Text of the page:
Drs. H. Borst – Director Staff Deltacommissaris

Foto Hermen Borst‘Modern methods in today’s challenges’, a beautiful and relevant theme for the study tour of study association ConcepT. One of these current challenges is the preparation of the urban deltas in the world for the changing climate. Partly because of the knowledge and ability of our civil engineers we as the Netherlands have a long and strong tradition in our ‘cohabitation’ with water. A good knowledge of civil engineering was and is of importance as well at the realization of the Dutch Deltaprogram and the execution of the Delta decisions. We, as people from the Netherlands, have something to offer to the world with our knowledge. But we can also definitely learn something from the approach in other countries. It is therefore a good idea that a new generation of civil engineers looks beyond our own boarders and learn from the experience and approach in other countries.

H.W.J. Ovink – Special Envoy for International Water Affairs

Foto OvinkThe WEF’s Global Risks Perception Surveys showcase over again that future risks (climate change, water crises, biodiversity loss and ecosystem collapse, extreme weather events, natural catastrophes, man made environmental catastrophes, etc) are increasing in frequency and impact. At the same time these risks show a clear and strong interdependency on a regional, most often urban scale. Although this increases the complexity of these risks and their impacts this is also the scale where we (mankind) can adapt to and mitigate these risks! This is where we can and must act.
This year’s WEF Report put the impact of Water Crises as #1 risk.Water is the global connecting task. Two billion people will be devastated by 2050, four billion in 2080 if we continue with our current practices. Of all worldwide disasters 90% is water-related. Global urbanization gives us growth, prosperity, emancipation and development opportunities, but climate change, sea level rise and increasing impacts of these risks put a lot of pressure on our cities, societies and citizens, on our economy and ecology. If we don’t act the system will collapse and then we are the victims of our own failure and missed opportunity.
Water is at the heart of this uncertain future, as stated in the facts above, it is through water that we feel the impact of climate change the most. Water is essential for our economy, our social and cultural well being. Water quality defines our economic and societal prosperity and water risks – too much or too little – define our societies’ vulnerability. Water is an urban matter, an asset if right, a severe risk if not. And while urbanization has this emancipatory capacity – women work and kids learn – it is the collective water issues that puts these urbanizing places at higher risk and thus stressing – again –  the emancipatory curve. Water connects economy and ecology and on the urban regional scale we can adapt and mitigate and thus strengthen our cities and our communities world wide. We must act now, no time to waste!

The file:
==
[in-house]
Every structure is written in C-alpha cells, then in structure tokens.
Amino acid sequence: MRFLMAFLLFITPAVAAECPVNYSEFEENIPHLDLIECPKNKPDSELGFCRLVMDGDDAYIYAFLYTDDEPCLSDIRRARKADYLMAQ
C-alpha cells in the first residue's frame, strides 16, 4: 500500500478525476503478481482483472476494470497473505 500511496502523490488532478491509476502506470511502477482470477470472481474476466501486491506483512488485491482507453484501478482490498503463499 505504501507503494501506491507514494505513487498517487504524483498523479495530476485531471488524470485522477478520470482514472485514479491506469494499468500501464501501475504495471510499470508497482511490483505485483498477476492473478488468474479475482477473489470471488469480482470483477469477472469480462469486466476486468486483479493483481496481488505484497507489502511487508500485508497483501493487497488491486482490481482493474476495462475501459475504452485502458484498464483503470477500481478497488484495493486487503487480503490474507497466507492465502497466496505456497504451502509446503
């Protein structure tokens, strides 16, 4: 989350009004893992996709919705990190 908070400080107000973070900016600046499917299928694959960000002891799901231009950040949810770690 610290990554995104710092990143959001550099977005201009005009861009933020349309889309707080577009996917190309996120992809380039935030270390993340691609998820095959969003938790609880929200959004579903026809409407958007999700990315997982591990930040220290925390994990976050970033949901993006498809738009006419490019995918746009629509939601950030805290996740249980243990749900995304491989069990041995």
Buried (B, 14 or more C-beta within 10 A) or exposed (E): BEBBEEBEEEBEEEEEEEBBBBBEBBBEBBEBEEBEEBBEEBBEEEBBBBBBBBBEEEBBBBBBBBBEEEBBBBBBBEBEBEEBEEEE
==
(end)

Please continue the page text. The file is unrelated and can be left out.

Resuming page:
M.C.J. van Pernis – President of the Dutch Royal Institute of EngineersFoto van Pernis

I can warmly recommend this initiative from study association ConcepT. The gaining of knowledge in countries with different cultures, different climates and different environmental requirements is always extraordinarily useful. As President of KIVI (Dutch Royal Institute of Engineers) we see on a daily basis the importance of technology in general and specifically civil engineering on our living environment. I wish the organizers an exceptionally useful study tour and strongly recommend participation in any form of the word.

Prof. dr. E. Brinksma – Rector Magnificus University of Twente

EdBrinksmaWe live in a rapidly globalizing world. The working environment of our future graduates will be completely international. At the University of Twente we educate our students to become the Global citizens of tomorrow: professionals who work on solutions for the (global) challenges of the future and who are used to cooperating in an international context. For this, a broad view and an entrepreneurial attitude are essential. A study tour is an excellent opportunity to get acquainted with different cultures, gain inspiration and learn how problems are solved elsewhere. Therefore I support the initiative of the students of study association ConcepT – organizing a study tour to the United States – whole-heartedly. I am convinced that it will expand their knowledge and broaden their horizons.

G.O. van Veldhuizen – Mayor of Enschede

Foto van Veldhuizen